In Battle Over Fracked Propane Gas Exports, David Beats Goliath

It was the classic David and Goliath battle: On one side, school children and “Raging Grannies.” On the other, the $6 billion Pembina Pipeline Corporation, the largest pipeline company in the Canadian tar sands, and a plan to build the largest private investment project in Portland, OR, history– a $500 million propane export terminal.Native Mary

What started out as a battle heavily skewed in favor of “Goliath”—with Portland’s Mayor Charlie Hales welcoming Pembina with open arms—10 months later, turned into a complete about-face, with the mayor shunning the corporation, and with Pembina all but high-tailing it back to Alberta. (At the time of this writing, Pembina was still holding out hope of building its propane terminal in Portland, but few others, except some members of the Port Commission, were.)

There were a number of factors that played into the hand of this surprising reversal of fortune. For starters, the battle took place in Portland—a town that doesn’t take kindly to the fossil fuel industry, much less a corporation that made its billions on the tar sands. Cities don’t get much greener than Portland, and fossil fuels don’t get much dirtier than the tar sands.

Then there was the fact that, unbeknownst to most everyone—including, apparently, Mayor Hales and Pembina—there was the need to amend an obscure environmental overlay code in order to allow Pembina’s project to proceed. It was this amendment process, which required public participation in a discussion that otherwise might have taken place behind closed doors, that was the Achilles’ heel in Pembina’s plans. Loudly and clearly, overwhelmingly and repeatedly, late into the evening, and early in the morning, Portland residents showed up and made it clear they did not want any amendment that would allow Pembina to set up shop in Portland.

But the victory included far more important factors than these two.  This was an amazing team effort. Together with more established groups like Columbia Riverkeeper and Audubon Society of Portland, the newly established Climate Action Coalition (CAC) was a major force in helping bring people out to these hearings. Coalition member, Nick Caleb with Our Children’s Trust ensured the riveting testimony of students at Sunnyside Environmental School was a part of the hearings. Another coalition member, Dr. Kelly O’Hanley, a retired physician who has taught medicine at Stanford and Harvard, and Greenpeace volunteer, provided expert testimony on the health effects of the rail transport. Rising Tide members reached out to ensure First Nations and Native American voices were heard at public hearings. 350PDX was instrumental in ensuring broad attendance at all of the rallies and hearings. The Portland Unitarian Universalists provided meeting space and critical support throughout. The Center for Sustainable Economy together with its project, the Sustainable Energy & Economy Network, helped with media, press outreach, and testimony. Together, our participation in public hearings, our outreach and our actions were as varied as our city’s population.Pembino2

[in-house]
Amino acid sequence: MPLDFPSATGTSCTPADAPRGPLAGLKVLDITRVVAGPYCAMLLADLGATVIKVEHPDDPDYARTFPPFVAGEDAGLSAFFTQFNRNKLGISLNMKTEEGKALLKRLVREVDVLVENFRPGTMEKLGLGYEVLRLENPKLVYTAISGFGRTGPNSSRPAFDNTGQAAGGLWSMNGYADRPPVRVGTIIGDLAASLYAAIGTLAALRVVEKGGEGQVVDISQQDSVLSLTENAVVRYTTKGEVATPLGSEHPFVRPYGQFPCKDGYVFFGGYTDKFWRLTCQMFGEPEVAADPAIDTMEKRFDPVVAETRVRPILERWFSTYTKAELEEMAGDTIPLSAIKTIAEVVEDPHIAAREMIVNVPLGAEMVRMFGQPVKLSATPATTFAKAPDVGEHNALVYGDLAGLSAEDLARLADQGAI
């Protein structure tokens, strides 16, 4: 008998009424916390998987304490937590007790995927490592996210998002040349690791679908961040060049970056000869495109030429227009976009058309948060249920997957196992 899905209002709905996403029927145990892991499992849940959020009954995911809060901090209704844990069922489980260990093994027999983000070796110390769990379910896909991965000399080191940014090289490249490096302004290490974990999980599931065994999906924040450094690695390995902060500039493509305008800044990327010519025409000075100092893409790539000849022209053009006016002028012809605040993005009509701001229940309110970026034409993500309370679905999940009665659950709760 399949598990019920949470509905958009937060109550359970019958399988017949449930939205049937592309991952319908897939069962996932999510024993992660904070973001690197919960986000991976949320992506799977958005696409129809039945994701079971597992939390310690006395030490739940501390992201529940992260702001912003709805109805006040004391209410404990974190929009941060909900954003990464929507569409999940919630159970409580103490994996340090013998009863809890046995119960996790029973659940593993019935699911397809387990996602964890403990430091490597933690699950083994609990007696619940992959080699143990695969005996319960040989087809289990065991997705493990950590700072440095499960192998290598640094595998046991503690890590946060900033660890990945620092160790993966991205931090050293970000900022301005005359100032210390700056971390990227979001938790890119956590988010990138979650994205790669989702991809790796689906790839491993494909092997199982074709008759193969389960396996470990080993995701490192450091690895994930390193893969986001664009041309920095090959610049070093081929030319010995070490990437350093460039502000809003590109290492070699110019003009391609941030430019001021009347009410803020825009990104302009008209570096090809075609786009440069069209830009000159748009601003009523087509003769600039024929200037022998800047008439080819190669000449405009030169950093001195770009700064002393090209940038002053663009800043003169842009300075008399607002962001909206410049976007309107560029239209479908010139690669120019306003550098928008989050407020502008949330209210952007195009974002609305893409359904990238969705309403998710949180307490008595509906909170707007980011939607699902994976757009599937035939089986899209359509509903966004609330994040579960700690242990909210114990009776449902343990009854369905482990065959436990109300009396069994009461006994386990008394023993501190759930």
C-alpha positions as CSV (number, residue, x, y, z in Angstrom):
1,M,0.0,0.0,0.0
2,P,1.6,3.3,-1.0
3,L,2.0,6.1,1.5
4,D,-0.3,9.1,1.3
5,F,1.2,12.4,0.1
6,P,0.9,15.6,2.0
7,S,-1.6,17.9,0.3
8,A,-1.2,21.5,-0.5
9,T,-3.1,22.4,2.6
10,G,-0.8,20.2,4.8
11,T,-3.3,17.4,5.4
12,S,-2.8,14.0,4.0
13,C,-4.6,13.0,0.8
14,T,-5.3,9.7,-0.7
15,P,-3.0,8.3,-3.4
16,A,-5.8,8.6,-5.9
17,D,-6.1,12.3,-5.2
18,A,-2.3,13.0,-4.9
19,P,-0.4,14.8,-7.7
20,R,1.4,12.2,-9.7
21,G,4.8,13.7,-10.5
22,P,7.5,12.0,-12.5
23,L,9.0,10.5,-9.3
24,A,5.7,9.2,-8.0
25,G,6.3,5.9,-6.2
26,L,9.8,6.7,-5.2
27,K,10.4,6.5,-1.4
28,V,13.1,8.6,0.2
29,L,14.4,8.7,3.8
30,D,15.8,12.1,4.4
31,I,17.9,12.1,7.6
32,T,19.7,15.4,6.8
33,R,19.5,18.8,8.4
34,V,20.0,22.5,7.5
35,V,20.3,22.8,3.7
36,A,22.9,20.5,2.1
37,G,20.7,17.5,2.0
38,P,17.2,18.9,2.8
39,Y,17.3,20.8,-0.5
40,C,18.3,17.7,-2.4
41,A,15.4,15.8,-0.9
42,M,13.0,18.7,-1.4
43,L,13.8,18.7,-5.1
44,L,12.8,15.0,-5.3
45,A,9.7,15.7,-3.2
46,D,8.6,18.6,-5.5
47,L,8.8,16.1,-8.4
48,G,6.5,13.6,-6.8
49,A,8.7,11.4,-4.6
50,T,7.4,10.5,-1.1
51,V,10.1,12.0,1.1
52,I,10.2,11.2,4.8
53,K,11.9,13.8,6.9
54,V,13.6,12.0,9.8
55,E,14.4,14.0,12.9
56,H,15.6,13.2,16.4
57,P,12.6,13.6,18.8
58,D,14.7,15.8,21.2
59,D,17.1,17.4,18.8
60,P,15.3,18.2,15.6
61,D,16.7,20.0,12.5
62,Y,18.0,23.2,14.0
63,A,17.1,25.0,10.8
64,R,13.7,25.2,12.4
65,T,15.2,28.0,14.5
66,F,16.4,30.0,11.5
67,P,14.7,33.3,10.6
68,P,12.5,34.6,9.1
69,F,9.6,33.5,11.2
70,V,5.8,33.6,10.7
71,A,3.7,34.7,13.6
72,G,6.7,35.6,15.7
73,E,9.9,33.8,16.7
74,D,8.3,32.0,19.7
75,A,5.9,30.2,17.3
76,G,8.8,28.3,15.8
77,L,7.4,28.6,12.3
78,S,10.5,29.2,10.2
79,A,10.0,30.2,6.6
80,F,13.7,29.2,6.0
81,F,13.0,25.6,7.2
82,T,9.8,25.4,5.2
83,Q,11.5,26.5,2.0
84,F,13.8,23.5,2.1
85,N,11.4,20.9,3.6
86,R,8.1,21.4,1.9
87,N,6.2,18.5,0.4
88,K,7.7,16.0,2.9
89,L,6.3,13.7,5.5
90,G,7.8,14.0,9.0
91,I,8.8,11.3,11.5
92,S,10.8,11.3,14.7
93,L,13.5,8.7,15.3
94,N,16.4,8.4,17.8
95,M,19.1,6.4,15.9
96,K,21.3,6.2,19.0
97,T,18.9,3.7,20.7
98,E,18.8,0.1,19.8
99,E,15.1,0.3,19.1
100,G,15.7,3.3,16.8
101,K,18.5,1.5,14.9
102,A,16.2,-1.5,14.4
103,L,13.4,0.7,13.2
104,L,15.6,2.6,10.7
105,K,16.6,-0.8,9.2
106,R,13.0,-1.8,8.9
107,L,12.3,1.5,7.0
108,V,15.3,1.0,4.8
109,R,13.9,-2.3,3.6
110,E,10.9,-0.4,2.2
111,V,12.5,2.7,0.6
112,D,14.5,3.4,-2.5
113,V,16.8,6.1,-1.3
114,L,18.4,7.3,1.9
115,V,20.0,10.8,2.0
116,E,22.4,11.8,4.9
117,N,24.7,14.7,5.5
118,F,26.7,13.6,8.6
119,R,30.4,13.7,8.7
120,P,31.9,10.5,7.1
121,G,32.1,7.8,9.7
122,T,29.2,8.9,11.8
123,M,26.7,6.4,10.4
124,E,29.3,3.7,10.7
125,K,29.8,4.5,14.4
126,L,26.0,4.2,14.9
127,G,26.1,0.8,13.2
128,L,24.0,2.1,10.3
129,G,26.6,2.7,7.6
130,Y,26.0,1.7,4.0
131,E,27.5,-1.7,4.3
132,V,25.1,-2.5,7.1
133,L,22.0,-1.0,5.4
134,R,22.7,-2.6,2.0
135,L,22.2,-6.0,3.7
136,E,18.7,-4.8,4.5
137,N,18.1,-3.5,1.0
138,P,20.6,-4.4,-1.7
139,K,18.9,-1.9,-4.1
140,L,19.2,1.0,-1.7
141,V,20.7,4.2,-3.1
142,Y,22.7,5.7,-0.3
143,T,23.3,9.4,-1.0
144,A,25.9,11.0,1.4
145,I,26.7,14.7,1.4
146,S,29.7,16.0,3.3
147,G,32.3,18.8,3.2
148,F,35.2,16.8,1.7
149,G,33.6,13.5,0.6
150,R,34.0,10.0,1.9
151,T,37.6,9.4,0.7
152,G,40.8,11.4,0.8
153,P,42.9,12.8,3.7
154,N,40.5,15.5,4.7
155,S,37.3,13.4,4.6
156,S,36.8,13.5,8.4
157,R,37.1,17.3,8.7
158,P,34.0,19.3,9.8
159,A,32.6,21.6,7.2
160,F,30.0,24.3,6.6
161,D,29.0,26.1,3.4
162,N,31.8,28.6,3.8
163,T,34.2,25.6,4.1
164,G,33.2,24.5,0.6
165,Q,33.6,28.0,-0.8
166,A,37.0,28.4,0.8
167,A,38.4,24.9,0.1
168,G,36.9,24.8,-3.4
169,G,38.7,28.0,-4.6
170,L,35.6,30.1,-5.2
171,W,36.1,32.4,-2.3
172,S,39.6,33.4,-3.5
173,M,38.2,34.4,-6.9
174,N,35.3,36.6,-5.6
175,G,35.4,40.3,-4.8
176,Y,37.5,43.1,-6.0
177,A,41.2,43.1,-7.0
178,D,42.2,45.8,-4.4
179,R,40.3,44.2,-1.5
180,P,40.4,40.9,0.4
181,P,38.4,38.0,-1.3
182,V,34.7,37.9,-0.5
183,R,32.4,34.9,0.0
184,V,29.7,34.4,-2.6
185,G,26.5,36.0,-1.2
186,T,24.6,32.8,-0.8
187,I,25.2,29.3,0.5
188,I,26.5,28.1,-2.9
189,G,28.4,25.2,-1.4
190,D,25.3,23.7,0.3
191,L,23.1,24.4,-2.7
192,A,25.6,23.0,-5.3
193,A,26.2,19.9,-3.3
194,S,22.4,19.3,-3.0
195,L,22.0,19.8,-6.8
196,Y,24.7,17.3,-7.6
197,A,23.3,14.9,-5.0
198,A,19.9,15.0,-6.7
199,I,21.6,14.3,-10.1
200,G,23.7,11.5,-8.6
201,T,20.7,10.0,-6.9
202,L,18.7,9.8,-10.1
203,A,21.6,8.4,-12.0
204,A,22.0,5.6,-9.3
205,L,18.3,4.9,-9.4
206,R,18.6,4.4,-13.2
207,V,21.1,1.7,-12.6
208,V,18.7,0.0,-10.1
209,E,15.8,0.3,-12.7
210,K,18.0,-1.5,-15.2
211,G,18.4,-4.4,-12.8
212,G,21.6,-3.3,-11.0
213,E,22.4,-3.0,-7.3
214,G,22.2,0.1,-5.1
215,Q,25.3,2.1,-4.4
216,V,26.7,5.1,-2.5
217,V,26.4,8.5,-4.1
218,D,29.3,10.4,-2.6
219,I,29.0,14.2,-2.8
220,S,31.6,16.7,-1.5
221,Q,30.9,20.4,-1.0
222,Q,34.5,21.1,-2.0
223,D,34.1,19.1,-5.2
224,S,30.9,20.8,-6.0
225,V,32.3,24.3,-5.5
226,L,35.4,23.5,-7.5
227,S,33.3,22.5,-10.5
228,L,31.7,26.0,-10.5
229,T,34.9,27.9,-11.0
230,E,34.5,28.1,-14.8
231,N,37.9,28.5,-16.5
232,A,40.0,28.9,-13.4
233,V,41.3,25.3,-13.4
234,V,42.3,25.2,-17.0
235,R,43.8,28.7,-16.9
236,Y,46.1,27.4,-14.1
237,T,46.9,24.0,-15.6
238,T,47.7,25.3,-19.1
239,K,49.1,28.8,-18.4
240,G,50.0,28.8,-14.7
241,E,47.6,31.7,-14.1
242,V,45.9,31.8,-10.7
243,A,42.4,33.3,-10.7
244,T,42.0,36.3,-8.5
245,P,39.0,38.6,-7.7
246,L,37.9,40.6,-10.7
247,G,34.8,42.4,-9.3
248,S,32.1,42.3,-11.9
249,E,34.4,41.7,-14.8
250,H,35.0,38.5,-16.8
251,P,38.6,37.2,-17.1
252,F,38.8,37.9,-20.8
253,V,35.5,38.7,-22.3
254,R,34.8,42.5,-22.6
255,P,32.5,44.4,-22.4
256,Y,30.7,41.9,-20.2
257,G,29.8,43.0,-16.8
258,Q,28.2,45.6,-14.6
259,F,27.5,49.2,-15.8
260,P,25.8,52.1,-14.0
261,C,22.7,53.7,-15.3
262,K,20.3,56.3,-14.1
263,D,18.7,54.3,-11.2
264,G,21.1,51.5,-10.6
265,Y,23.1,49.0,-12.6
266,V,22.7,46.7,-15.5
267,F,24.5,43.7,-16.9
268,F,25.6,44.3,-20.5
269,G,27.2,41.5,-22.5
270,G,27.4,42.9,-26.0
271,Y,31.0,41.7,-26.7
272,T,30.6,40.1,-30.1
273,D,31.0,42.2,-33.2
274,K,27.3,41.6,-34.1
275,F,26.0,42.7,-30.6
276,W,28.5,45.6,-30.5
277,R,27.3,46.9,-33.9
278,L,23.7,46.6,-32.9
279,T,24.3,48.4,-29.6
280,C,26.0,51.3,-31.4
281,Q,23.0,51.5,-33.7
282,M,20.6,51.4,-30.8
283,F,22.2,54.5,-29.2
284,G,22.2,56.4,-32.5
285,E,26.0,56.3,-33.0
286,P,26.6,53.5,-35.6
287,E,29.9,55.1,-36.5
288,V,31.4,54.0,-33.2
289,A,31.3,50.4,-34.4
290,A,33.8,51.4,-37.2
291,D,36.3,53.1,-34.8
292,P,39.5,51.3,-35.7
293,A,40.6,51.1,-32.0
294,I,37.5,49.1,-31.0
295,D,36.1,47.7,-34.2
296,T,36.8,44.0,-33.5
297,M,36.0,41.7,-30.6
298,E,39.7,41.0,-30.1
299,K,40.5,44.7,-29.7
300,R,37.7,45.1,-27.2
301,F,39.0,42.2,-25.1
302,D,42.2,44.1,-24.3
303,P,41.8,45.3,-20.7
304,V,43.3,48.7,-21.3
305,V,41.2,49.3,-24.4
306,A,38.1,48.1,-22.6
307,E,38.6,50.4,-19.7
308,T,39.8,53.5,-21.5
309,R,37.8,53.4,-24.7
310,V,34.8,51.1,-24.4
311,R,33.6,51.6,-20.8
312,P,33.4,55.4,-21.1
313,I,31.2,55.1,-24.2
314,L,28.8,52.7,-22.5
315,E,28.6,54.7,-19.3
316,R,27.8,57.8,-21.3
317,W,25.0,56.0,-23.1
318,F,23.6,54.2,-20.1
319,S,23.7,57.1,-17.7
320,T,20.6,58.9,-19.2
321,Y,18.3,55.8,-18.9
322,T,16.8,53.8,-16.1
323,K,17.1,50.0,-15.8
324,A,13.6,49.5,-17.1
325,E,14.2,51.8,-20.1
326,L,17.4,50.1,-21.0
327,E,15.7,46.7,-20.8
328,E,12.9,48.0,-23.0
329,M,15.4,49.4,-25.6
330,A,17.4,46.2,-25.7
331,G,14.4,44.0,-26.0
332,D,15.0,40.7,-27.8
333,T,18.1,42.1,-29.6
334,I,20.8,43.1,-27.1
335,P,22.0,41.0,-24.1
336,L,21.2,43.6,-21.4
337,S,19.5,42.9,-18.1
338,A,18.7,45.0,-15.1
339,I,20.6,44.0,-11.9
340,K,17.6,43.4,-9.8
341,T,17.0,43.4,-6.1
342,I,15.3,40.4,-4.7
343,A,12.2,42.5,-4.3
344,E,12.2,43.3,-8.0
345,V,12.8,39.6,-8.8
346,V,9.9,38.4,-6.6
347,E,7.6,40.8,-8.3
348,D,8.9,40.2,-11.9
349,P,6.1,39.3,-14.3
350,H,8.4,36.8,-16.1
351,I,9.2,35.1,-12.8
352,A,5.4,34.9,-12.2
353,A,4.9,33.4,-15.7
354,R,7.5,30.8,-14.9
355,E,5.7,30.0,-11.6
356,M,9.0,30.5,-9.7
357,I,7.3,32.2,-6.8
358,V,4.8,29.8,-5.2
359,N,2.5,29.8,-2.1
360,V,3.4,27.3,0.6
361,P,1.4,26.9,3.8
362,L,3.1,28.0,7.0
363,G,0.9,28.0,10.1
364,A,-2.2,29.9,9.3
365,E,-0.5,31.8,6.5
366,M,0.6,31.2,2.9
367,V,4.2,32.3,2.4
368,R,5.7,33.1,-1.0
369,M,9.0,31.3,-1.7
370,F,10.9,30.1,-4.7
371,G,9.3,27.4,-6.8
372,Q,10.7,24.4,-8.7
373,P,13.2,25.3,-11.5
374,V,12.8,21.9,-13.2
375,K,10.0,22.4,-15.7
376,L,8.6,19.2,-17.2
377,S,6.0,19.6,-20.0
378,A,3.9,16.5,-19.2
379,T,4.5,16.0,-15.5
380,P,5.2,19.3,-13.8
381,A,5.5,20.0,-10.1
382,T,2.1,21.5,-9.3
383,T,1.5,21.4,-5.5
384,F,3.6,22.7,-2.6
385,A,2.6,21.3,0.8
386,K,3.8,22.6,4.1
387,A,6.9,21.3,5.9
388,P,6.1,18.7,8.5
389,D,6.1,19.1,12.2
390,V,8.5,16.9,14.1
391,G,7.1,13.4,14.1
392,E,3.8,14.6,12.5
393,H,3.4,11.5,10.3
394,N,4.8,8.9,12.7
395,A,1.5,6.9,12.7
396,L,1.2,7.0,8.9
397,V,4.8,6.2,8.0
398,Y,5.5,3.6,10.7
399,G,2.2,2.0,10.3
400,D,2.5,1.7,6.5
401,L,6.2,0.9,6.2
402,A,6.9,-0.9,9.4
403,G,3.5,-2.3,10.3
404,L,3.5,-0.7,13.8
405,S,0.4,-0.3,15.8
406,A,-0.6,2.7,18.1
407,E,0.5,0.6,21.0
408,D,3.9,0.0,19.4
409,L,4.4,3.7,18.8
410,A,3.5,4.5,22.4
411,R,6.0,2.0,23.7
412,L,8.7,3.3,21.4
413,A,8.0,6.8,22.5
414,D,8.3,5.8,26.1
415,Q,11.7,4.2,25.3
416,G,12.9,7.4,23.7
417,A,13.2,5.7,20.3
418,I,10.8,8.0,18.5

Hearings included testimony from Longshoremen, people of faith, tropical disease specialists from Oregon Health and Sciences University, physicists and other scientists affiliated with the Northwest Citizen Science Initiative with expertise on thermal blasts and earthquake subduction zones—all opposed to the terminal.

Outreach included retirees working their political connections, artists who created amazing posters and likenesses of the mayor distributed around town chiding him for his support of the fossil fuel industry, or people who spent hours bicycling the “tank of doom” –a likeness of so-called “bomb trains”– to street fairs and rallies together with informational flyers.

Actions included civil disobedience at City Council meetings with CAC members momentarily taking the stage with larger than life-sized heads of City Commissioners, reminding them of their past statements on climate change, all staged respectfully and videotaped before a shocked audience for widespread distribution to the media.

We did it all with mostly volunteer labor, out of love for the city and the people we share it with, and out of love for the planet whose fever we want to cool. We did it and we won. But we have lots more work to do. Within the Portland area Climate Action Coalition, we have created a dynamic that is at least as precious as our David-like victory over Goliath-like Pembina. That dynamic includes a willingness to engage in non-violent civil disobedience, should the occasion call for it, and extends to empowering all who care about our planet and future generations to find a role within our coalition that can help us expand this movement further. As Naomi Klein writes regarding activism on climate change in her book, “This Changes Everything,” “To change everything, we need everyone.” With this kind of generosity of spirit, there’s no stopping us. Goliath or no, we will win. We must win.